Holt continues: 'What about the poor Swansea fans who had travelled all the way up to Merseyside for a lunchtime kick-off, they say.
'They're the ones who pay Shelvey's wages now, they say. He owes his loyalty to them, not Liverpool. How do Swansea's fans feel when they see one of their own players not celebrating a goal?
'Nice of supporters of other teams to tell Swansea fans how they should feel.'
But Oliver, you've just written a 600-word column instructing football fans that 'we should celebrate returning stars who refuse to celebrate'. If anyone is telling supporters how they should feel, it's you.
Mediawatch has long been a fan of the pointless asides in Oliver Holt's Daily Mirror column, but today's entry on the title race has raised the bar.
'For the last several months, some broadcasters have been getting disproportionately excited by the word 'can'.
'"So can Arsenal win the title?" they keep saying, with emphasis on the word 'can'.
'"So can Liverpool win the title?" they say as if it's some fiendish brain-teaser.
'Of course they can. Anyone can as long as it's still mathematically possible.
'The real question, obviously, is 'will they win the title?'
'I don't think so. For all the brilliance of Liverpool and Arsenal, I still think it's between Chelsea and Man City.'
Imagine being so preoccupied with semantics that you feel the need to provide such a tedious and haughty lecture. Sometimes Holt is just Robbie Savage with a dictionary.
As usual, The Sun analyse Manchester United's latest defeat in a sidebar of questions and answers. As usual, Mediawatch stopped reading after the first question.
'Did Moyes pick the right starting eleven?' they ask, before answering:
'Not on the evidence of last night.'
Not on the evidence of last night? Well, what other f**king starting XI were you talking about? Christ.
Headline in The Sun: 'ROB: WE'VE NO CHANCE'
Quotes from Roberto Mancini: "We are young. Chelsea are top in the Premier League because they are a top team. They are 80 per cent to go through."
Mediawatch may have flunked maths, but even we can work out that Mancini gives Galatasaray a 20% chance.
Journalism In 2014
Headline on the Daily Mail's football site: 'Neymar takes to Instagram to show off rippling body alongside Alves and Adriano'.
Below, Graeme Yorke writes: 'Barcelona may be stuttering in the Spanish title race but Neymar can't resist showing off his body after a training session in the gym.
'He posted a picture on his Instagram alongside fellow Brazilians Dani Alves and Adriano.'
That's it, Mediawatch is packing its bags. We've just had too much of this s**t.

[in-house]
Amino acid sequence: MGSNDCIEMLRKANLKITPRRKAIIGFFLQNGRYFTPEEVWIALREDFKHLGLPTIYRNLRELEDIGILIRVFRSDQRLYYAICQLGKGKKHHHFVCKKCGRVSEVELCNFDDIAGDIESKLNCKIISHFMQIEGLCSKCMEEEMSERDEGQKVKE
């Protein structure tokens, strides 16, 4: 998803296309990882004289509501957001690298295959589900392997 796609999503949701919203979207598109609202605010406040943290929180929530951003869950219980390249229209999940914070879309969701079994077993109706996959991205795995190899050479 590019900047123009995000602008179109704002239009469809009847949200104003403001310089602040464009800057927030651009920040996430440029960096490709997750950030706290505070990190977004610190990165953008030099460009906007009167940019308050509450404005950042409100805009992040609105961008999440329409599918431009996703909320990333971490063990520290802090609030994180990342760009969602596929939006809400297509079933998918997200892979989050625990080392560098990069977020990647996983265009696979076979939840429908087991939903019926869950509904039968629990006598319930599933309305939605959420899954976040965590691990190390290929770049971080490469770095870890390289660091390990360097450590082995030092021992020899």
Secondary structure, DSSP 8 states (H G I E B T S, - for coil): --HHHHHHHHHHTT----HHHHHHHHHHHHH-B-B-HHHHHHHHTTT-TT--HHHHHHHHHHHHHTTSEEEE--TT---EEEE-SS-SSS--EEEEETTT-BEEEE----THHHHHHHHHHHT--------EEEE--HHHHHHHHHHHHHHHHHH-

Said Mike Phelan on Manchester United's summer transfer plans: "Playing in the Champions League is always an issue. There's always competition for big players, whether you're in Europe or not.
"It might be a situation where David Moyes has two shopping lists - one for being in Europe and one for not."
Eleven games left in the Premier League, 11 points to make up in the race for fourth, and a performance so horrendous against Olympiakos that it's impossible to think anything is going to change soon.
David Moyes needs that second shopping list as much as Mediawatch needs the one it has prepared for when Scarlett Johansson finally agrees to come round for tea. Mmmmm, Viennetta.
Spot The Odd One Out
'Mel Losing Grip At Hawthorns' - the Daily Mail.
'Methods Leave Mel's Future In Doubt' - The Times.
'MELtdown. West Brom boss battles to survive as players condemn his tactics' - The Sun.
'EXCLUSIVE: Mel On The Brink' - the Daily Mirror.
Description Of The Day
'Chelsea's most potent attacking threat is against the unpredictable charm of former Arsenal full back Eboue' - the Daily Mail.
Antithesis Of The Day
'That shouldn't come as a surprise because that is exactly what United are right now. They are average in the extreme.' - Tony Cascarino in The Times.
Worst Intro In The History Of Intros
Writes Neil Custis in The Sun: 'Manchester United's disastrous season was lying in ruins last night after they were humiliated in Athens. Things went from kebab to worse for David Moyes as Old Trafford fans called for the boss to be sacked just eight months into his reign.'
Take a week off, Neil. Take all the weeks off.
Worst Headlines Of The Day
'Cina Last Of Traore' - the Daily Mirror.
'I'm Phelan Confident For Future' - the Daily Mirror.
'Greece Is The Worst' - the Daily Mirror.
Who's the new sub?
'Mousacka For Moyes. Clock ticking after pitta-ful United's Greek tragedy' - The Sun.
Non-Football Story Of The Day
'A Chinese bank clerk was caught on CCTV laughing at an incompetent bank robber who threatened her with a meat cleaver - despite the fact that she was hidden behind an unbreakable security barrier.
'Dozy robber De Ke, 28, also stopped mid-robbery in Shanghai to answer a his mobile phone, leaning against the glass to tell whoever it was that he was busy and to call back later.
'Bank clerk Rong Ku, 41, told local media: "I might have taken it seriously if he'd had a gun as you never know really if the security glass will stop a bullet, but I knew he had no chance of getting through with a meat cleaver.
'"It was a bizarre situation and I just had to laugh, especially when he took a telephone call in the middle of the robbery.
'"He said 'this is a robbery' in a really quiet voice and then asked me to hold on while he took a phone call."
'As he shouted down the phone, a security guard intervened, allowing another customer to disarm the robber before police arrived on the scene.' - orange.co.uk